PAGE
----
which is really universal morality. He acknowledged that these comments were on
the political side, and he said that on the spiritual side, we need to pray and
Basically, Father was saying we need to wake up.
Father is not even an American citizen. He has been in this
country for about 7 years, I think. And yet he sees very clearly the danger at
Reader/Commenter fRED recently was in Washington, DC, and visited the National Shrine of the Immaculate Conception [http://www.nationalshrine.com ]. He sent me this scan of a prayer card he obtained there. Thanks, fRED!
Here’s another way to fortify yourself with knowledge about
the faith, and receive some encouragement and inspiration to share and defend
that faith: Vericast Network and Vericast
Podcast. I’ll let them introduce themselves; this is from the “About Us”
page of their website:
Vericast is the hardest-hitting
Catholic podcast on the ‘net. The backbone of the show is Truth (Veritas
in Latin), and it’s mission is to inform and empower those who desire to ”Know
the truth, Live the truth, and Be the truth”.
Vericast brings you the
unadulterated Truth given to us by the Holy Catholic Church; the one
authoritative interpreter of sacred scripture, and the boldest, clearest, most
correct moral voice in the world.
Vericast is all about boldly,
bravely, and proudly communicating the truth. That includes the hard truth, the
inelegant, as well as the beautiful truth. It’s the full truth! The truth comes
from God. We also come from God. And so the truth is as central to our
existence as the air we breathe. But the truth is hard to find these days;
marred and masked by a culture lost and confused in moral relativism, and
ethical objectivity. The Church, being God’s beacon of truth on earth, stands
in defiance of the lies and confusion that plague our culture. Vericast gives
voice to the truths of Catholicism. Without compromise.
Shows are broadcast on Tuesdays, Thursdays, and Sundays. You
can find a list of recordings of past shows here; click on one to watch or
There is also a list of instructional videos here. The first one on the list is
about “anti-Catholic myths”. Take a look
– this guy is good.
And just who is “this guy”? Actually, it’s a couple of guys,
and they run the whole operation out of their own pockets; donations are always
appreciated, of course!
The protagonists are Tim Haines and Wilson Orihuela. See the
bio page of the website.
Tim Haines, on his Google profile, says about himself:
"I served in the U.S. Marine Corps, and studied Philosophy
(since High School if you consider personal reading). Studied Theology also,
but more personal study than formal study. My professional background is in
media development and production.”
Wilson Orihuela writes
love Our Lord Jesus Christ and His Mother the Blessed Virgin Mary with all my
heart, soul and might. They are the very meaning of my existence and I'm loyal
to Christ's Catholic Church till the death of me. St. Michael defend us in
battle! God Bless you all."
There’s also a certain Cal Kane, an atheist who joins in for
debate and such, I guess. I haven’t watched the show enough to be exposed to
him. His Google profile says that his “work” is “Promoting positive atheism and working towards a world
where theists and atheists can unite as one in a stand against the evil in this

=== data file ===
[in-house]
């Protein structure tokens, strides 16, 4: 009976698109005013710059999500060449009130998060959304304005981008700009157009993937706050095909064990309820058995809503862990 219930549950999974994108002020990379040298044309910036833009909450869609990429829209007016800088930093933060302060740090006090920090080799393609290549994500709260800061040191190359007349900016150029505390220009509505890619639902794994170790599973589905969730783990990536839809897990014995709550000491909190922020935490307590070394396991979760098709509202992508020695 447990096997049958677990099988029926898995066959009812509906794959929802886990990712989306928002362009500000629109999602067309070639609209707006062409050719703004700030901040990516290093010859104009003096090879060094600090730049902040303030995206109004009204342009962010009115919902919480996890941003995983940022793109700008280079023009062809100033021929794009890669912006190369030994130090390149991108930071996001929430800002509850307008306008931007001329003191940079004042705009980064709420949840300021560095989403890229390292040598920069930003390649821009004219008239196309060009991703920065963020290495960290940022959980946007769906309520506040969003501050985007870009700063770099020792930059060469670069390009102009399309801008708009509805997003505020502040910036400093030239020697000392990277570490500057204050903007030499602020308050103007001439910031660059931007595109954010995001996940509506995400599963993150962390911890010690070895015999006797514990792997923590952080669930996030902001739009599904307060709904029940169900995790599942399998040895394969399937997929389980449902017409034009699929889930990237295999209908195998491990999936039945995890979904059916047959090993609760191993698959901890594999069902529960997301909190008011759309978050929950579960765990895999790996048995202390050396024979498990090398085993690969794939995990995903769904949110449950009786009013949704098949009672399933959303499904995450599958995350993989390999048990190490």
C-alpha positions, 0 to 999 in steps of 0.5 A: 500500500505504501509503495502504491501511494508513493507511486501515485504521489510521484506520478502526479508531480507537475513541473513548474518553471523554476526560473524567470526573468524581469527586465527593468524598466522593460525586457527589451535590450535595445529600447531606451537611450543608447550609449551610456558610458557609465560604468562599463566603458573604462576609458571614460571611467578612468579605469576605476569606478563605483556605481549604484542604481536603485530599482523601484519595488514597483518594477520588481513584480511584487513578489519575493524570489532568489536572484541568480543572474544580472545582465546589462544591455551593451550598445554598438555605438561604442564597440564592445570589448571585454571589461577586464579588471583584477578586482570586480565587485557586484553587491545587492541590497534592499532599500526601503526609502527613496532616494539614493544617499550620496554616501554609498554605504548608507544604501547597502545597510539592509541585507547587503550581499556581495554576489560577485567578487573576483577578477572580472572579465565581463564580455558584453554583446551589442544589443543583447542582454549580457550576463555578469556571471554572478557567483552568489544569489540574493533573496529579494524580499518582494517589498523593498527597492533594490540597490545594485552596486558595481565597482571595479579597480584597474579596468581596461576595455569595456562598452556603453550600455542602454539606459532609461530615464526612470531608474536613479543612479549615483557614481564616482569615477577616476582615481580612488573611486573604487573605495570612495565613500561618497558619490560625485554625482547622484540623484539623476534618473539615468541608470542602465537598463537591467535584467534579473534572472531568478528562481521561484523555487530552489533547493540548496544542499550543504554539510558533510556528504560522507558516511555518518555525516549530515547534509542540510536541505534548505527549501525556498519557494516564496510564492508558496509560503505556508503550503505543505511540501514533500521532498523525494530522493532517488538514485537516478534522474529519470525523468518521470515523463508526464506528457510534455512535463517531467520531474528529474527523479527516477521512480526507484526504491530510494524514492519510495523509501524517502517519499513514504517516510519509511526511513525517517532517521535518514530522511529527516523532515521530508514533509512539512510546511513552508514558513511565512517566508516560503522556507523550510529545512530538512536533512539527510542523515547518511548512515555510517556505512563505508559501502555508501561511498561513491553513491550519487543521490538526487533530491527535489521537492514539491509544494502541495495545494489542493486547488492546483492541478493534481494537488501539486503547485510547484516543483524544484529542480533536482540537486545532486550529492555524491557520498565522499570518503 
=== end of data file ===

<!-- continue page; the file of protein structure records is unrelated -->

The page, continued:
world”. Hmmm. Well, good luck with that last part. I mean, atheism is a source
of evil in this world, so I’m not sure how it could be “united” with belief in
God to overcome evil…
So…there you have it. An
interesting couple of fellows working hard to defend the One True Faith! It’s
nice to know Michael Voris has some company out there in the world of on-line
radio/TV type of stuff.
My mom had little "momisms" for many situations. When I was a child, and I went to her in the middle of the night (or, more likely, wailed from my bed, "Mo-o-o-om!") because I'd had a bad dream, she would often tell me to "just think about something nice" and go back to sleep. Well, there's so much bad news these days, that the secular world and our Church seem to be giving me bad dreams during my waking hours! So, taking Mom's advice, I'll think about something nice by posting and watching this video. Hope springs eternal! Yes, he talks about the "crisis in the Church", but there are lots of pretty scenes to suggest a way to resolve that crisis. (It's only 3 minutes - you should watch it!)
Voris visited Scotland, where homosexual scandal has rocked the Church there in
recent months. I’m going to present some excerpts from the script for this
Vortex episode, “Gay Catholic Scotland”, and add a few comments of my own. Read
the full script here, and
watch the video below.
tells us that:
[Homosexuality] is a HUGE
problem in the Church. Scotland just happens to be a case in point because of
the recent revelations that the leading Cardinal here - Keith O’Brien – was
involved for decades in homosexual relationships with various members of his
own clergy. These reports happen to coincide with the publication of an online
in Crisis] by Scottish priest Fr. Matthew Despard which names names and
gives great detail about the homosexual mafia in the Church here in Scotland.
reported on Fr. Despard’s book (and the fall-out from it) here,
The book is worth reading. We really need to open our eyes to the homosexualist
agenda that is seeking to destroy our Church from within.
Scotland is unique because of
HOW it all came to light. Cardinal O’Brien was publically denouncing gay
marriage and some of the priests he was sexually active with couldn’t take it
anymore – so after a series of some hit and miss type revelations, they simply revealed
the entire story to the secular media…who are always keen to blast the Church.
note also that Bishop Joseph Devine of Motherwell Diocese, is highlighted in
Fr. Despard’s book (Fr. Despard being a priest of that diocese), as being at